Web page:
We have a lot of sunshine on the horizon as a ridge of high pressure has positioned itself just to the east of the Reno area, bringing in a dry and stable flow. High temperatures on Saturday and Sunday will range from the low to mid-90s with generally light winds, before a dry cold front Sunday night helps to drop the highs into the upper-80s on Monday and Tuesday. We may get a few clouds out of the front Monday, but those should clear out by Tuesday.


Yesterday I mentioned that while we have been hot, at least it’s been a “dry heat.” How does that affect the Heat Index? I may have given some of it away by mentioning our relative dryness, but the Heat Index is sort of the summer’s equivalent to the wind chill in the winter. Just as wind makes cold temperatures feel even colder, high humidity makes hot temperatures feel even hotter. The Heat Index is an attempt to take humidity into account. The exact formula used to calculate Heat Index would make most of our heads spin, so I won’t bother putting it down.  But let’s try an example:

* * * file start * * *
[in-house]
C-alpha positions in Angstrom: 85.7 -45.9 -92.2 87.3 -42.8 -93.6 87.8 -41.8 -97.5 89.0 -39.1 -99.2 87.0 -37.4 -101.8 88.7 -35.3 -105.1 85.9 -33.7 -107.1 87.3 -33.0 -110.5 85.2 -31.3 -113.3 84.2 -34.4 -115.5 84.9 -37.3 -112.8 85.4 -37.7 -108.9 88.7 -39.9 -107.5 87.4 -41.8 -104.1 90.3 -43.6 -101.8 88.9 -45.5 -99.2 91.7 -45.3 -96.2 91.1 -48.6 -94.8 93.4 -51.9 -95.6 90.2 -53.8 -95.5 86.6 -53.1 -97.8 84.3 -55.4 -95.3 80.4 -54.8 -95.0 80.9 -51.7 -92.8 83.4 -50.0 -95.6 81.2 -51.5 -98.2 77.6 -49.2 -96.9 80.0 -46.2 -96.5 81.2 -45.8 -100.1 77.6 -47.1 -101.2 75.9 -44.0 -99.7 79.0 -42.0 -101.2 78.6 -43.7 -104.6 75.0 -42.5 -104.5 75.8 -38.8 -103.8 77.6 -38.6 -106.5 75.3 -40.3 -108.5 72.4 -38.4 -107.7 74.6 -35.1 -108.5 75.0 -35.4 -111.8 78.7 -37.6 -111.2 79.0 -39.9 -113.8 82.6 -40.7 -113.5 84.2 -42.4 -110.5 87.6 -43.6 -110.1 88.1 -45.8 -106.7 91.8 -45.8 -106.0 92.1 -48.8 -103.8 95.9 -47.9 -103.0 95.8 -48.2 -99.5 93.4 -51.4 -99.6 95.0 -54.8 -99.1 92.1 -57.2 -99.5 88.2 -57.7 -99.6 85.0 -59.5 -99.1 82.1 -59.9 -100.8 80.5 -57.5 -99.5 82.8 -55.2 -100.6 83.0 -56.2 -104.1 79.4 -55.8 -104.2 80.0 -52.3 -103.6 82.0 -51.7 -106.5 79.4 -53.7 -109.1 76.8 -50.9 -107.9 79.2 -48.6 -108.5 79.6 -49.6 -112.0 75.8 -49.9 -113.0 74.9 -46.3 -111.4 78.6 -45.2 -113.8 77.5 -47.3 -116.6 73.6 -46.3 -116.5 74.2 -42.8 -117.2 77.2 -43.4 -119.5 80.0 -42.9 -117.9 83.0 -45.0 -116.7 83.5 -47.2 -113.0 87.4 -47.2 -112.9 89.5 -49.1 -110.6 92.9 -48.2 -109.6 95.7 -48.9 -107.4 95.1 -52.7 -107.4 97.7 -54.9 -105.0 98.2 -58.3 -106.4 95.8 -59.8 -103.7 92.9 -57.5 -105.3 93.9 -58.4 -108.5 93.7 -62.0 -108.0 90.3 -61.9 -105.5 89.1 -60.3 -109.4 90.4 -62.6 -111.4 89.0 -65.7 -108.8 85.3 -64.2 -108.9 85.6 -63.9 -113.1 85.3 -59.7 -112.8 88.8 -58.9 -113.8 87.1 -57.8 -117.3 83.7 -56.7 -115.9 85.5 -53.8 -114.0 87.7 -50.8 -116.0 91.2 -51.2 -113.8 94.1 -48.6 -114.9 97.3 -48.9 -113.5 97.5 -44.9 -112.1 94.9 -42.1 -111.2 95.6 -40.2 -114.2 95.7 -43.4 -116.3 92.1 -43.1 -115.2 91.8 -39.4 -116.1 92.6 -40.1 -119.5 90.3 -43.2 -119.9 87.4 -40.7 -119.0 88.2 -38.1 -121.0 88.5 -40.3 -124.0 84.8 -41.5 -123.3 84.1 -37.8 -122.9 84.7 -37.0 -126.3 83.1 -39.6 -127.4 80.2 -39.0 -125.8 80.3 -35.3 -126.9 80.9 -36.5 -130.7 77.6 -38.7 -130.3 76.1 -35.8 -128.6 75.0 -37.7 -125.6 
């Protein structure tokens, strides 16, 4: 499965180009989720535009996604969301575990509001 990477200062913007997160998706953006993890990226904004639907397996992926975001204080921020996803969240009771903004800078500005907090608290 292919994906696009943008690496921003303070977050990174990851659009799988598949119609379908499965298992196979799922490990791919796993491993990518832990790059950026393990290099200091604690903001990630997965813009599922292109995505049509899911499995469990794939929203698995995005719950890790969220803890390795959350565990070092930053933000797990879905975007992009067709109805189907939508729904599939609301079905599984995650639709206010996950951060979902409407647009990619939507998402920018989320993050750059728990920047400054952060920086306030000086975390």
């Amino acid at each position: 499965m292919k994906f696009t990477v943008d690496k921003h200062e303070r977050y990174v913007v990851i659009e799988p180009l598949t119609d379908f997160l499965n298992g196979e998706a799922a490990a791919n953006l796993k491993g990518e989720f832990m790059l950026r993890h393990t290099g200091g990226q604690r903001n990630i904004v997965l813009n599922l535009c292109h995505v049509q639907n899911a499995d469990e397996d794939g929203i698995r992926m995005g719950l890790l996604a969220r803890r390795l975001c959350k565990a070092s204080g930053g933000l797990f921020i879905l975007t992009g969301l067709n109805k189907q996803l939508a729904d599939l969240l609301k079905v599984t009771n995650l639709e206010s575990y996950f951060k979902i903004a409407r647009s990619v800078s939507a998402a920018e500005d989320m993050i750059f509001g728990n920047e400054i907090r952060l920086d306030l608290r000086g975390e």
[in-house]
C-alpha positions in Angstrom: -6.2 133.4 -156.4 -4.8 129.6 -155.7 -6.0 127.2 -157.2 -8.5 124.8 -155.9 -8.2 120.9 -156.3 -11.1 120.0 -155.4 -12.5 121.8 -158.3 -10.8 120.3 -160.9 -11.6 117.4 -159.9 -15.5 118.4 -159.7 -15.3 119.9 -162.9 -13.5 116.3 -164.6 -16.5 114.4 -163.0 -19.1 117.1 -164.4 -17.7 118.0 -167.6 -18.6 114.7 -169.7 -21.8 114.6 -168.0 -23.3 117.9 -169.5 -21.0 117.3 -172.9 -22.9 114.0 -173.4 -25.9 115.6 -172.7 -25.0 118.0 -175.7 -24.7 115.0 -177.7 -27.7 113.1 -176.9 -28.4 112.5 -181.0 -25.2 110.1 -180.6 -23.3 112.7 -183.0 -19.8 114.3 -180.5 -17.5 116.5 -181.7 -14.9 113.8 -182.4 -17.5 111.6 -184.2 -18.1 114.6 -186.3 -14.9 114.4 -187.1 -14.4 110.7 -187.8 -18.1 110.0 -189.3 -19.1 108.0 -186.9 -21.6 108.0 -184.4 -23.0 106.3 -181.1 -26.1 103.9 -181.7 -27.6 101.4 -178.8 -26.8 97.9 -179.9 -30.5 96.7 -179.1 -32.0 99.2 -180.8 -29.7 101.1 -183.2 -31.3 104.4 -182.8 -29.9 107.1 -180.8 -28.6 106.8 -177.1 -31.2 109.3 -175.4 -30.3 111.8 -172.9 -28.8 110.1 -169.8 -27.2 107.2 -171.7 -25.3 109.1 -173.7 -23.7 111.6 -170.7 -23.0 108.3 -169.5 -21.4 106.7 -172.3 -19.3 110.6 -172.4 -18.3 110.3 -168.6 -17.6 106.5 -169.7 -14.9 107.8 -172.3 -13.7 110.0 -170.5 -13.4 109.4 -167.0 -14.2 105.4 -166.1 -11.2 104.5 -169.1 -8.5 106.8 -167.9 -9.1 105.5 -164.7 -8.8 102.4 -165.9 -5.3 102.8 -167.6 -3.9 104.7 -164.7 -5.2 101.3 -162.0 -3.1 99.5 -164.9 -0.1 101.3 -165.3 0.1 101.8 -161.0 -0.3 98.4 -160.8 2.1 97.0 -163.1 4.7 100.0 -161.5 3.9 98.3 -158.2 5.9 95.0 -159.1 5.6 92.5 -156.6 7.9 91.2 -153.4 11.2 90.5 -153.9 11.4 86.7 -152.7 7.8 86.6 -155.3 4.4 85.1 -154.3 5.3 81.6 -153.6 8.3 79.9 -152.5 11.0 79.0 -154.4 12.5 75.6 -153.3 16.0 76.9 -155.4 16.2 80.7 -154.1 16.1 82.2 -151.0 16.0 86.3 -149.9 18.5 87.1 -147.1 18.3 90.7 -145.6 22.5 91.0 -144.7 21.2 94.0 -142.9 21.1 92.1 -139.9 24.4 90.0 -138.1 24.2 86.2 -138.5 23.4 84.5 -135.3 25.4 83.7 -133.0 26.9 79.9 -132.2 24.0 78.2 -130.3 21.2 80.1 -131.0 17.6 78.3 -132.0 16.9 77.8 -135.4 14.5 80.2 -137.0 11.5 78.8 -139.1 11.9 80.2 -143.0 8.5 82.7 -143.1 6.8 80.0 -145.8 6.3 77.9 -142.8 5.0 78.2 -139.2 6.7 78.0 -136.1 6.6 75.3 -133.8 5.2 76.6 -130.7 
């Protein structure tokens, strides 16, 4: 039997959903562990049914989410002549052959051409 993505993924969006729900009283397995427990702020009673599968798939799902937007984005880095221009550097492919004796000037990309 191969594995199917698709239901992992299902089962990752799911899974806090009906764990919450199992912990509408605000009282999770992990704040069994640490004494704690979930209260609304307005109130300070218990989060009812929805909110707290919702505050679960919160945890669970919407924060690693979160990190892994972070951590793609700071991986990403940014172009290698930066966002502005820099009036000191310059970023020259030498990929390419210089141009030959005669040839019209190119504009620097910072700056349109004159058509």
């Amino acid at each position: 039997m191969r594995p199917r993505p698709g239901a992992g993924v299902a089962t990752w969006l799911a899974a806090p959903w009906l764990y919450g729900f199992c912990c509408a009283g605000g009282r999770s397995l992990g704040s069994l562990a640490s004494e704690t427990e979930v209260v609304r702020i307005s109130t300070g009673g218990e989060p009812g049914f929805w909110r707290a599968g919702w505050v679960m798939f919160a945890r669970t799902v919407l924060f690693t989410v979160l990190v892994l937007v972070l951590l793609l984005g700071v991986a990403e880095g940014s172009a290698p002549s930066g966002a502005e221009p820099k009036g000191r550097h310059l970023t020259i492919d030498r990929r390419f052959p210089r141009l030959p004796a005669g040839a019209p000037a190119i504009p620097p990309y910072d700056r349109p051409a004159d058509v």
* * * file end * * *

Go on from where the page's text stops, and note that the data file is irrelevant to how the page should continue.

Let’s say the temperature here in Reno and in Houston is 90 degrees F. In Reno, a dewpoint of 30 degrees is fairly common, which gives us a relative humidity of 12%. The Heat Index for these conditions is 86 degrees… in other words; it “feels” like 86 degrees. But in Houston, you can easily have a dewpoint of 75 degrees (61% humidity), and that gives you a Heat Index (HI) of 100 degrees. An 80 degree dewpoint (72% RH) causes the HI to soar to 107. So the amount of moisture in the air can make more than a 20 degree difference in comfort level.

Heat Index Graph

But just why does the humidity make such a big difference in how hot it feels? That all has to do with how our bodies cool themselves.

When we get hot, our brains (marvelous organs they be) send a signal to our sweat glands to open up and wet down our skin. As the sweat evaporates, it draws heat out of our skin in order to provide the energy necessary to turn liquid into vapor. For the real geeky of you out there, it’s called the heat of evaporation. The faster the sweat (water) evaporates, the faster we cool down. In dry air, water evaporates much quicker than when the air is moist, and the cooling process is much more efficient. When it is muggy, we keep sweating, but since very little of it is evaporating, we don’t get cooler.

We just get smellier.